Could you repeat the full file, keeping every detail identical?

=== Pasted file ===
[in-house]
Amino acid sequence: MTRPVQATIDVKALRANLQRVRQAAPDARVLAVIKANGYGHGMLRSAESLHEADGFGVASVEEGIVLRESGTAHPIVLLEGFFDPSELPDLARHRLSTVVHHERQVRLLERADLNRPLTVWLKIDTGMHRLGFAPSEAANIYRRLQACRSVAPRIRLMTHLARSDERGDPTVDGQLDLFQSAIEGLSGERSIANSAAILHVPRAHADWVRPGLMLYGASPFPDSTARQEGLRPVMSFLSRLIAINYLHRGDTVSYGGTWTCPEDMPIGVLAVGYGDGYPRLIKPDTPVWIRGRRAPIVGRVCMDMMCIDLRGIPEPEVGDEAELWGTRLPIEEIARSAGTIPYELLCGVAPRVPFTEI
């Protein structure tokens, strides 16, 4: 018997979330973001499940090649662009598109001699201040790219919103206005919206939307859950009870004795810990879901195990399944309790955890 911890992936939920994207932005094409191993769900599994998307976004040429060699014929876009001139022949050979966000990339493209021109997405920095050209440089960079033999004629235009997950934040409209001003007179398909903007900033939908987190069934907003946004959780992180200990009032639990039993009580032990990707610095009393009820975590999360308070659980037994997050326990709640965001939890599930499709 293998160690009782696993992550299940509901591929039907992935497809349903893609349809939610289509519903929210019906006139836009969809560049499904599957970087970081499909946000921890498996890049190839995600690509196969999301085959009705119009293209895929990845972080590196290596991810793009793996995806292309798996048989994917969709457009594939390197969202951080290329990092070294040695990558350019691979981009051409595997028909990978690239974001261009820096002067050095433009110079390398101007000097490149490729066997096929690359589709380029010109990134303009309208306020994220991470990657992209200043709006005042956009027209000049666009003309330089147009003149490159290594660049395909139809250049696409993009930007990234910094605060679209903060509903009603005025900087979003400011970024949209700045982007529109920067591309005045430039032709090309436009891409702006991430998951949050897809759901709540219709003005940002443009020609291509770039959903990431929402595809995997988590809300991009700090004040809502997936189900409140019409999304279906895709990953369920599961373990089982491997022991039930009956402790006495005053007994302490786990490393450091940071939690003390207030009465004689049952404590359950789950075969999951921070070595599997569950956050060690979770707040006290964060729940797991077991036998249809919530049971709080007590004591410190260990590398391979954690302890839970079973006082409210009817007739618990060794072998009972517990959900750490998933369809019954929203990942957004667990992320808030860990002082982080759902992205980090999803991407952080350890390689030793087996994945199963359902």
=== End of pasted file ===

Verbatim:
[in-house]
Amino acid sequence: MTRPVQATIDVKALRANLQRVRQAAPDARVLAVIKANGYGHGMLRSAESLHEADGFGVASVEEGIVLRESGTAHPIVLLEGFFDPSELPDLARHRLSTVVHHERQVRLLERADLNRPLTVWLKIDTGMHRLGFAPSEAANIYRRLQACRSVAPRIRLMTHLARSDERGDPTVDGQLDLFQSAIEGLSGERSIANSAAILHVPRAHADWVRPGLMLYGASPFPDSTARQEGLRPVMSFLSRLIAINYLHRGDTVSYGGTWTCPEDMPIGVLAVGYGDGYPRLIKPDTPVWIRGRRAPIVGRVCMDMMCIDLRGIPEPEVGDEAELWGTRLPIEEIARSAGTIPYELLCGVAPRVPFTEI
């Protein structure tokens, strides 16, 4: 018997979330973001499940090649662009598109001699201040790219919103206005919206939307859950009870004795810990879901195990399944309790955890 911890992936939920994207932005094409191993769900599994998307976004040429060699014929876009001139022949050979966000990339493209021109997405920095050209440089960079033999004629235009997950934040409209001003007179398909903007900033939908987190069934907003946004959780992180200990009032639990039993009580032990990707610095009393009820975590999360308070659980037994997050326990709640965001939890599930499709 293998160690009782696993992550299940509901591929039907992935497809349903893609349809939610289509519903929210019906006139836009969809560049499904599957970087970081499909946000921890498996890049190839995600690509196969999301085959009705119009293209895929990845972080590196290596991810793009793996995806292309798996048989994917969709457009594939390197969202951080290329990092070294040695990558350019691979981009051409595997028909990978690239974001261009820096002067050095433009110079390398101007000097490149490729066997096929690359589709380029010109990134303009309208306020994220991470990657992209200043709006005042956009027209000049666009003309330089147009003149490159290594660049395909139809250049696409993009930007990234910094605060679209903060509903009603005025900087979003400011970024949209700045982007529109920067591309005045430039032709090309436009891409702006991430998951949050897809759901709540219709003005940002443009020609291509770039959903990431929402595809995997988590809300991009700090004040809502997936189900409140019409999304279906895709990953369920599961373990089982491997022991039930009956402790006495005053007994302490786990490393450091940071939690003390207030009465004689049952404590359950789950075969999951921070070595599997569950956050060690979770707040006290964060729940797991077991036998249809919530049971709080007590004591410190260990590398391979954690302890839970079973006082409210009817007739618990060794072998009972517990959900750490998933369809019954929203990942957004667990992320808030860990002082982080759902992205980090999803991407952080350890390689030793087996994945199963359902």